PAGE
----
A New Milestone for Chinese Feature Animation: ‘Big Fish & Begonia’ Arrives in North America

Twelve years in the making, epic fantasy adventure written, produced and directed by animators Xuan Liang and Chun Zhang is hailed as the forefront of the burgeoning Chinese animation industry.

Big Fish & Begonia, the epic fantasy adventure written, produced and directed by animators Xuan Liang and Chun Zhang, entwines new storytelling, mythical legends and lyrical characters from beloved Chinese literary classics. Already a great box office success overseas, the 2D/3D hybrid anime feature is one of China’s foremost animated feature films, and animation enthusiasts, artists and critics alike have heralded the movie’s artistic achievement as the forefront of the burgeoning Chinese animation industry.

The film’s story — inspired by a myth from the ancient Chinese Daoist classic Zhuangzi that also incorporates elements from notable Chinese classics such as The Classic of Mountains and In Search of the Supernatural — is a tale of love and sacrifice:

There is a mystical race of beings that control the tide and the changing of the seasons. But one of these beings, a young girl named Chun, wants to experience the human world, not simply observe it. When she turns sixteen, Chun is allowed to transform into a dolphin and explore the human world. However, she soon learns this world is a dangerous place. Chun is nearly killed in a vortex, but saved by a human boy at the cost of his own life. Moved by his kindness and courage, she decides to give the boy life again, but this power comes at a price. Chun will have to face adventure and sacrifice in order to protect the boy’s soul until it is ready to return to the human world.

Twelve years in the making, Big Fish & Begonia premiered in competition at the 2017 Annecy International Animation Film Festival, and went on to screen at the BFI London Film Festival, the inaugural ANIMATION IS FILM Festival, and the New York International Children’s Film Festival. The PG-13 rated film arrives in North American theaters in both Mandarin with subtitles and English-language dub versions on April 6, courtesy of Shout! Studios and Funimation, to be followed by a U.K. release from Manga Entertainment on April 18.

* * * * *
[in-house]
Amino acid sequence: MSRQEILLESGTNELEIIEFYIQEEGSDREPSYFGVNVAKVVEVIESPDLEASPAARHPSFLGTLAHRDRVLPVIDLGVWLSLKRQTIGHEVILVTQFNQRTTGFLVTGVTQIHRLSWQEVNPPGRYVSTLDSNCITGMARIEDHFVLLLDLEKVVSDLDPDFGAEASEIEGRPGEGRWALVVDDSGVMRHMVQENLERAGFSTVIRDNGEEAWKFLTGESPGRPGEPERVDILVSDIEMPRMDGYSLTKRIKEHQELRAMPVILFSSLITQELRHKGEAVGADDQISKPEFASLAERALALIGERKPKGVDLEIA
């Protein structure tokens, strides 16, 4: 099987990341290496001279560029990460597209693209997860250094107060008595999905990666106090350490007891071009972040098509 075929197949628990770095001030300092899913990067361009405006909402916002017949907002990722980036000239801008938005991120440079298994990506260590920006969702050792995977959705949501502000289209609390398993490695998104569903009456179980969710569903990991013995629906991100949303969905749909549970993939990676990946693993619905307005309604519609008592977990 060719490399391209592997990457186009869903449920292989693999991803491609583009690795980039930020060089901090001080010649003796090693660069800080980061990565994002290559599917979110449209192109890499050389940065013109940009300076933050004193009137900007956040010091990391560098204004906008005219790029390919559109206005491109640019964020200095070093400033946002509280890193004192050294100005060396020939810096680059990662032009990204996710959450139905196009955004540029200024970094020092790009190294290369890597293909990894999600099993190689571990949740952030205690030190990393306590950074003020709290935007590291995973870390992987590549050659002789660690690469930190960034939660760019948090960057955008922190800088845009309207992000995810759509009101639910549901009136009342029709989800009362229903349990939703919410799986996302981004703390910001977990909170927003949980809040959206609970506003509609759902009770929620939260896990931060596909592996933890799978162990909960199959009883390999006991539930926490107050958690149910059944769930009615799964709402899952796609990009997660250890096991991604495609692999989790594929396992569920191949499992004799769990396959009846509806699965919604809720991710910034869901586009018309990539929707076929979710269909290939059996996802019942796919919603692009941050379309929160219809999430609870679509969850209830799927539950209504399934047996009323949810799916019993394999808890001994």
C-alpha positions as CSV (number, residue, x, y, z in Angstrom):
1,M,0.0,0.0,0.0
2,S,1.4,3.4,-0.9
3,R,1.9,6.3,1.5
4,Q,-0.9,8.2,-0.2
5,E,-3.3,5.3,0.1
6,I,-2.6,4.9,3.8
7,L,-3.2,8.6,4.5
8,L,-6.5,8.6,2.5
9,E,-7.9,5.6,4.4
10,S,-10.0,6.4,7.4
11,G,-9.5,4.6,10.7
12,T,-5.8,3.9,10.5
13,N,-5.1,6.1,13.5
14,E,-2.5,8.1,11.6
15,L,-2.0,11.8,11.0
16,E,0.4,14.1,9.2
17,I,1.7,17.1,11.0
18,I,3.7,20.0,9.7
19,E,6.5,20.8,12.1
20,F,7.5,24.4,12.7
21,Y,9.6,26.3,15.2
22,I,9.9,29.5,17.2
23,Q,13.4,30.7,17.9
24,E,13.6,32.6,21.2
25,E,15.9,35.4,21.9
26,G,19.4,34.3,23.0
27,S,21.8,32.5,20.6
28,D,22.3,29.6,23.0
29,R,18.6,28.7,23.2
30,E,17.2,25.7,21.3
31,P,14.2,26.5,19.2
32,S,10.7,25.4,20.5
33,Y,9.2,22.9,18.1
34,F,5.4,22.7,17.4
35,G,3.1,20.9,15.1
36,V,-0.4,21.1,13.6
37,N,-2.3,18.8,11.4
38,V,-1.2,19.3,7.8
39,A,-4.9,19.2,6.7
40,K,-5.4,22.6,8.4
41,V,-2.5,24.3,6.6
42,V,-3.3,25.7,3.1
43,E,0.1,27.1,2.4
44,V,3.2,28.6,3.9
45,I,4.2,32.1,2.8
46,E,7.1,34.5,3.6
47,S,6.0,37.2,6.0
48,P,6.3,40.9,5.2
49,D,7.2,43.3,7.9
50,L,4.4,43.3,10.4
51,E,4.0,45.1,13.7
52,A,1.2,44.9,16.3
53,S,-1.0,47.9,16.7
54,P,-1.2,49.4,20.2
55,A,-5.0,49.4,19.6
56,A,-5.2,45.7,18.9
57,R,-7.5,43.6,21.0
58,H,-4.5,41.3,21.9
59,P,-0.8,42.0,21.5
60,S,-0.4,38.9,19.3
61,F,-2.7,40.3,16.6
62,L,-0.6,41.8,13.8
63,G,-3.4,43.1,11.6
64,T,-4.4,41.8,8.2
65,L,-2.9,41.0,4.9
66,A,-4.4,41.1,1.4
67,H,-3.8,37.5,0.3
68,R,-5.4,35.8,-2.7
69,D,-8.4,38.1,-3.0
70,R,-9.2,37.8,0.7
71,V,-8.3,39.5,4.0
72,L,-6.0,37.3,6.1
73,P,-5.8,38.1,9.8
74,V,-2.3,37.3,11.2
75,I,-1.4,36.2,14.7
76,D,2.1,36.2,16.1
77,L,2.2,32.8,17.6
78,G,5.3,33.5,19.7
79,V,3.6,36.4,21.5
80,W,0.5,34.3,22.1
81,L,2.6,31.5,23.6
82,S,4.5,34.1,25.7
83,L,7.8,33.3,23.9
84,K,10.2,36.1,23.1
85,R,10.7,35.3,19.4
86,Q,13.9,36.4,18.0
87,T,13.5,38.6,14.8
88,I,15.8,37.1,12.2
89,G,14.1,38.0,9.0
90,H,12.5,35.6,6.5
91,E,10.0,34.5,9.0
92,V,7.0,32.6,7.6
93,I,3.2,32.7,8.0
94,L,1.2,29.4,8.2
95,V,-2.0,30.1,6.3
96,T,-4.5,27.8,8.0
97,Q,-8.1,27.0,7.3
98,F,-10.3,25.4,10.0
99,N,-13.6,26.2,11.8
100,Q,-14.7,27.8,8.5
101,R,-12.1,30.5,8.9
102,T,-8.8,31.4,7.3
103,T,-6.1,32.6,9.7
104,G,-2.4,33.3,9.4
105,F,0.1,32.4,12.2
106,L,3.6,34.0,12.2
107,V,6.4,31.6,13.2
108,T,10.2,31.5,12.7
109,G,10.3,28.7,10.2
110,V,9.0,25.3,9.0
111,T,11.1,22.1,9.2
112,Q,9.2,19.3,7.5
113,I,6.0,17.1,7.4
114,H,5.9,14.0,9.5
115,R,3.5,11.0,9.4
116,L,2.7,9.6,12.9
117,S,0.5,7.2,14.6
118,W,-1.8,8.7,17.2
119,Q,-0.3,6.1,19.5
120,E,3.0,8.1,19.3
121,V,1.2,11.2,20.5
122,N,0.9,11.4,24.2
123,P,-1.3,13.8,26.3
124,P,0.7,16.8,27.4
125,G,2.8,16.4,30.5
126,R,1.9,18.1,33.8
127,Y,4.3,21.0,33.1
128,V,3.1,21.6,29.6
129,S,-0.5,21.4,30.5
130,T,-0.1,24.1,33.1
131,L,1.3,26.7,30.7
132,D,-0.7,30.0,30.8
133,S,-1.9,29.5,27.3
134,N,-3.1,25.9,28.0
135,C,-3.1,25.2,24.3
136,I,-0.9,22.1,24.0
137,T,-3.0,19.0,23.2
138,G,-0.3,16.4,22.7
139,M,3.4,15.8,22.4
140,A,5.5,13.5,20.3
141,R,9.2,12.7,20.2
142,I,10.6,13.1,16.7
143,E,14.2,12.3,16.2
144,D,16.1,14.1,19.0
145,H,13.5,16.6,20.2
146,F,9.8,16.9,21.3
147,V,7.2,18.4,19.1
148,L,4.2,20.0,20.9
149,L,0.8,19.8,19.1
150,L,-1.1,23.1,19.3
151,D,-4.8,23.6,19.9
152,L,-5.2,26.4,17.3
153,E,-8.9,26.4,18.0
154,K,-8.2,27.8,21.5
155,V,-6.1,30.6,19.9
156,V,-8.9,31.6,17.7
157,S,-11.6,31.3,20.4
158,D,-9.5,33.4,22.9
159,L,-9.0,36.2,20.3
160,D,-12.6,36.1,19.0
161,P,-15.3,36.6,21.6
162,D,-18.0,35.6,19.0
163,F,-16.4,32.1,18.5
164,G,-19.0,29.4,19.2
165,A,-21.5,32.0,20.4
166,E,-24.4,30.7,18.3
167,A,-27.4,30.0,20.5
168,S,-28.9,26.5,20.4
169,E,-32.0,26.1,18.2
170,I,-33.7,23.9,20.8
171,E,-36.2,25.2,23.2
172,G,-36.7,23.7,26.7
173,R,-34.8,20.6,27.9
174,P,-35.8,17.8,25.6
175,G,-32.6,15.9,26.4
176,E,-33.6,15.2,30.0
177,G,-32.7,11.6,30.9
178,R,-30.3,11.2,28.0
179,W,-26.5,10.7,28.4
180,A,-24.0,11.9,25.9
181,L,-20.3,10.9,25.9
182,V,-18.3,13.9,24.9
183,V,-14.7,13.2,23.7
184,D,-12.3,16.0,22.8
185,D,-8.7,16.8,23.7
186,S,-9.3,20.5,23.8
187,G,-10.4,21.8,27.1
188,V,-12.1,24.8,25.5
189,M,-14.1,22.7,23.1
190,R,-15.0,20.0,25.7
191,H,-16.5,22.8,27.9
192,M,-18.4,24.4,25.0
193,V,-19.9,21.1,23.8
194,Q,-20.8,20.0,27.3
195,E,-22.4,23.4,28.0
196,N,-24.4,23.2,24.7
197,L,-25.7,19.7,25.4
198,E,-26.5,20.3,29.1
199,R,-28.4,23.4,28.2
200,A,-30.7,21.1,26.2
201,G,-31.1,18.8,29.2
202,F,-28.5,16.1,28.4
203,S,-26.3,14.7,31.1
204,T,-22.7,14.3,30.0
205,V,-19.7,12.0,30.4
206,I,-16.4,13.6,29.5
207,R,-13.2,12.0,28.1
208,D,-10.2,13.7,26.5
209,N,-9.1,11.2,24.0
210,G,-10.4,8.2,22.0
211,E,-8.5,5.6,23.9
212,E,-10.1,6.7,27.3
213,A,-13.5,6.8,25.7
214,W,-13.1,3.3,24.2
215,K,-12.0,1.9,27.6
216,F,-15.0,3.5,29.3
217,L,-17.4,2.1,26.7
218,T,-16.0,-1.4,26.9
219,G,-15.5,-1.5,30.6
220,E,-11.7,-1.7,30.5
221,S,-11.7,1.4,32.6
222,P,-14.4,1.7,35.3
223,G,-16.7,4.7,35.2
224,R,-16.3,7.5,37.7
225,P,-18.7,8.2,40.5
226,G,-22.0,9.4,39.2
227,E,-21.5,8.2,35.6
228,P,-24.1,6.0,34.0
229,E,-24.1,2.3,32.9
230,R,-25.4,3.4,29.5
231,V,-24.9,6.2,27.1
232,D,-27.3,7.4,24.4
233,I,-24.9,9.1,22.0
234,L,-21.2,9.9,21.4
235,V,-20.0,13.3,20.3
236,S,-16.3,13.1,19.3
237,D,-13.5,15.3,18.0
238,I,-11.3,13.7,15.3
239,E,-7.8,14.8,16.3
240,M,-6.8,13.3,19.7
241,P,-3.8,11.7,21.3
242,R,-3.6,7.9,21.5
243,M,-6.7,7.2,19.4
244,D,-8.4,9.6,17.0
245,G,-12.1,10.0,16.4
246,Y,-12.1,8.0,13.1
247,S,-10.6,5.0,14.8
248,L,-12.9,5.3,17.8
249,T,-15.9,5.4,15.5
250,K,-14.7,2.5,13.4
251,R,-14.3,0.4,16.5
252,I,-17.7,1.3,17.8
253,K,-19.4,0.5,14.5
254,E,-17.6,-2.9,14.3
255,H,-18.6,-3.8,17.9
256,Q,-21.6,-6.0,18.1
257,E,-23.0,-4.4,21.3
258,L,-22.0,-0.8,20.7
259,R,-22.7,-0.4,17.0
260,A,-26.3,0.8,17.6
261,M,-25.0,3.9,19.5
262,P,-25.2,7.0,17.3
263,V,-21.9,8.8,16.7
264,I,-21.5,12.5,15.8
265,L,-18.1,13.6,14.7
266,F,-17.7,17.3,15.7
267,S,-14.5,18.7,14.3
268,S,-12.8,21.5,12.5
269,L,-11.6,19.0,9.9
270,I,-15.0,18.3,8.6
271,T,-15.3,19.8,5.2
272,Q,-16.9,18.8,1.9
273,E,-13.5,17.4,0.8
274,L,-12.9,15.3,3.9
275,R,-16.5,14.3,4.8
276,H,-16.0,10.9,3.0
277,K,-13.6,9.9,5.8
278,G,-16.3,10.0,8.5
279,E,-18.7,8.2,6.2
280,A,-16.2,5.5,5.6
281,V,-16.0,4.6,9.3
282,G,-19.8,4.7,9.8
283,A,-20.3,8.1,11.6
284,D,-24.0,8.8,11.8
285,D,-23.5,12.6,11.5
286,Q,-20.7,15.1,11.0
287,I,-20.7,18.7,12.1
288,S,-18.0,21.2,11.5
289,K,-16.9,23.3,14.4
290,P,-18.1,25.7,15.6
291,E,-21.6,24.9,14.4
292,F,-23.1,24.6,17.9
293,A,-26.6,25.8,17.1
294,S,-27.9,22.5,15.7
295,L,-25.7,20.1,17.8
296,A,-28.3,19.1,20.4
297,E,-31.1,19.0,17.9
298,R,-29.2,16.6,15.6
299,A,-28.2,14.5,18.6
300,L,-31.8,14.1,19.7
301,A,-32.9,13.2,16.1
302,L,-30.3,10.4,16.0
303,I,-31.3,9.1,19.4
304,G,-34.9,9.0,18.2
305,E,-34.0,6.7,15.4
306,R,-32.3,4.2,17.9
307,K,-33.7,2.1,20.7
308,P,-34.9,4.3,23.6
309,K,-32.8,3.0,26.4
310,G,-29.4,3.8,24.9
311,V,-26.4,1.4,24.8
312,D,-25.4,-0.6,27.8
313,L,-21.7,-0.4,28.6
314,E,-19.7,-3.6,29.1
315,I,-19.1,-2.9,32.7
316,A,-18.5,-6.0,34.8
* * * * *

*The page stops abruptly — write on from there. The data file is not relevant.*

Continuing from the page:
The project grew out of a seven-minute Flash animation the duo produced in 2004. Very well-received when it debuted online in China, the short led Liang and Zhang to form their own production company in 2005 with the aim of developing the property into a feature-length animated movie. Liang completed the scripted in 2009, but the initial funding quickly ran out and, in order to keep things afloat, he had to take on other projects.

The feature film project Big Fish & Begonia was filed away for several years until Liang posted on Weibo (China’s largest Twitter-like service) in 2013, asking for help in funding the movie and to further spread the word about Big Fish & Begonia. The two filmmakers launched a crowd-funding campaign in China, and within a month they successfully pulled in capital support from 4,000 online supporters and caught the attention of Beijing Enlight Media, which financed the production.

Leading up to the film’s U.S. release, AWN had a chance to ask the filmmakers about the making of this landmark project, including acquiring funding for the film, designing the fantastical characters and backgrounds, and the evolution of Chinese animation. Read the full Q&A on Animation World Network.


–This is original content by Animation World Network and has been republished with permission.